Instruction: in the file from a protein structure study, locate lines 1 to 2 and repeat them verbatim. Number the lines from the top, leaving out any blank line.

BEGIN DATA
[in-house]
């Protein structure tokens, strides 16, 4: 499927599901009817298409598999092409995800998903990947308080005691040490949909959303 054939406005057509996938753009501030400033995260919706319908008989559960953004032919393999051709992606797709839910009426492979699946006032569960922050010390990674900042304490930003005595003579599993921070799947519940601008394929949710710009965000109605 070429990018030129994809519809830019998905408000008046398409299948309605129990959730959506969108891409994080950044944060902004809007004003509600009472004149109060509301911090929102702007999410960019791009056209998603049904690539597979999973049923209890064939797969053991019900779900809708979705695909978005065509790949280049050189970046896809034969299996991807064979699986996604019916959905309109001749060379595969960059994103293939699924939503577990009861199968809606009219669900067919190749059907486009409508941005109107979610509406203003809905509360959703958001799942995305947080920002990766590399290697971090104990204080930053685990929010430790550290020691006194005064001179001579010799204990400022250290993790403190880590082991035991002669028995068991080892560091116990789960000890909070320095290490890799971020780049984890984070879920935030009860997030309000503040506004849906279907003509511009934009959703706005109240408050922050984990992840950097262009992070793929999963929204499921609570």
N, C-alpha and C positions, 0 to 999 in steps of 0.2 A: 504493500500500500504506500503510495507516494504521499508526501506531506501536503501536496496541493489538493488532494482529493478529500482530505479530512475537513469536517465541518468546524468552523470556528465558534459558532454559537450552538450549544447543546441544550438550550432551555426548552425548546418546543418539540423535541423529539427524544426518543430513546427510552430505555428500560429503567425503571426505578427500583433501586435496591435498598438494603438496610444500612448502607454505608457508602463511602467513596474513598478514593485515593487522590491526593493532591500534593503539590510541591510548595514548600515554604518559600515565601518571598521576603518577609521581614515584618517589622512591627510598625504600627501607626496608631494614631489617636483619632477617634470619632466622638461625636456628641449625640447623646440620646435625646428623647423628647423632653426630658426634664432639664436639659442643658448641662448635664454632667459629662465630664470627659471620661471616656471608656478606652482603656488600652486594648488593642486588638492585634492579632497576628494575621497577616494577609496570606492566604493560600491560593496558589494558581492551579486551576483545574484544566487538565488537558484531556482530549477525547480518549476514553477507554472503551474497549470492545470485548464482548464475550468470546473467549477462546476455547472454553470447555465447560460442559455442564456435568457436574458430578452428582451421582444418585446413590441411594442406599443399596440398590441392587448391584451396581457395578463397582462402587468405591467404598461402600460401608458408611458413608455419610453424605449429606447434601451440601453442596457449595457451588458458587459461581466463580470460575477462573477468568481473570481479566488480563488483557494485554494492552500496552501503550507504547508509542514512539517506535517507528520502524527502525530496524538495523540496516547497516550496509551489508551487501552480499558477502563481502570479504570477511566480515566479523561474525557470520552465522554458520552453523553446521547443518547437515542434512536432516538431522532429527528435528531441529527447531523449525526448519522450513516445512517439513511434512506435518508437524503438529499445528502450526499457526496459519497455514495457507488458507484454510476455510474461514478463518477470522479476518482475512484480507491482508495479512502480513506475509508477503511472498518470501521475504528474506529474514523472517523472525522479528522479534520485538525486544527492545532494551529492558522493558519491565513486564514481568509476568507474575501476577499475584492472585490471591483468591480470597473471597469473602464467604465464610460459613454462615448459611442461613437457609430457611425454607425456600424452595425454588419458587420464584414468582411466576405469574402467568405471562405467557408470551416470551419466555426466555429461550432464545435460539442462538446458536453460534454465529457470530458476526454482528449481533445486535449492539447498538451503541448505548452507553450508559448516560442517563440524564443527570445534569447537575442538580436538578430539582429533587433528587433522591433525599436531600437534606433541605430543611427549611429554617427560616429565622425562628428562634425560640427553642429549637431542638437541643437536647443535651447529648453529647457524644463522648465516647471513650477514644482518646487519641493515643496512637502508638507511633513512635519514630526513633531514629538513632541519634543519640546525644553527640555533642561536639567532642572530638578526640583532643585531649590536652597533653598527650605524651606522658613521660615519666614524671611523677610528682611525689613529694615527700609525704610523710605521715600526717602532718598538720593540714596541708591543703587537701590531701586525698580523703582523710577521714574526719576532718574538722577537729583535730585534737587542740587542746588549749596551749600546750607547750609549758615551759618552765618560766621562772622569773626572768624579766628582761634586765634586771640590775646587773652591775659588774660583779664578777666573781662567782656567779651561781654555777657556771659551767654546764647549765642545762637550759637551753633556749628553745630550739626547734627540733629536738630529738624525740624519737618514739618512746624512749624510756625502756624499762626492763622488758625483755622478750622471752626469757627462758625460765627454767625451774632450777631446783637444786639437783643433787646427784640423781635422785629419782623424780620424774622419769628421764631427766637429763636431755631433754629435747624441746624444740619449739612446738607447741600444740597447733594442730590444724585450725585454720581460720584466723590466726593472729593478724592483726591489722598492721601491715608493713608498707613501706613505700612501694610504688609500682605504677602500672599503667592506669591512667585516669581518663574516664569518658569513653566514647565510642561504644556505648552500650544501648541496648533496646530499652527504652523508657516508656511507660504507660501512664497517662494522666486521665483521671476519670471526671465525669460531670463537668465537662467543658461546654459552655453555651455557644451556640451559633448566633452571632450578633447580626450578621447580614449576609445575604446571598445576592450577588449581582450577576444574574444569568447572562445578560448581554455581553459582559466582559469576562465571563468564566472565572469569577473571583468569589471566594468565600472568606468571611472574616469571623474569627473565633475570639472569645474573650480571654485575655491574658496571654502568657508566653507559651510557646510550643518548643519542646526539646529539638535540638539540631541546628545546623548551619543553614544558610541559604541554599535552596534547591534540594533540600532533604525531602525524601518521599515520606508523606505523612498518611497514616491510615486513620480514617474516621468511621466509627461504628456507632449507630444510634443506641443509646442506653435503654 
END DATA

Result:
[in-house]
């Protein structure tokens, strides 16, 4: 499927599901009817298409598999092409995800998903990947308080005691040490949909959303 054939406005057509996938753009501030400033995260919706319908008989559960953004032919393999051709992606797709839910009426492979699946006032569960922050010390990674900042304490930003005595003579599993921070799947519940601008394929949710710009965000109605 070429990018030129994809519809830019998905408000008046398409299948309605129990959730959506969108891409994080950044944060902004809007004003509600009472004149109060509301911090929102702007999410960019791009056209998603049904690539597979999973049923209890064939797969053991019900779900809708979705695909978005065509790949280049050189970046896809034969299996991807064979699986996604019916959905309109001749060379595969960059994103293939699924939503577990009861199968809606009219669900067919190749059907486009409508941005109107979610509406203003809905509360959703958001799942995305947080920002990766590399290697971090104990204080930053685990929010430790550290020691006194005064001179001579010799204990400022250290993790403190880590082991035991002669028995068991080892560091116990789960000890909070320095290490890799971020780049984890984070879920935030009860997030309000503040506004849906279907003509511009934009959703706005109240408050922050984990992840950097262009992070793929999963929204499921609570």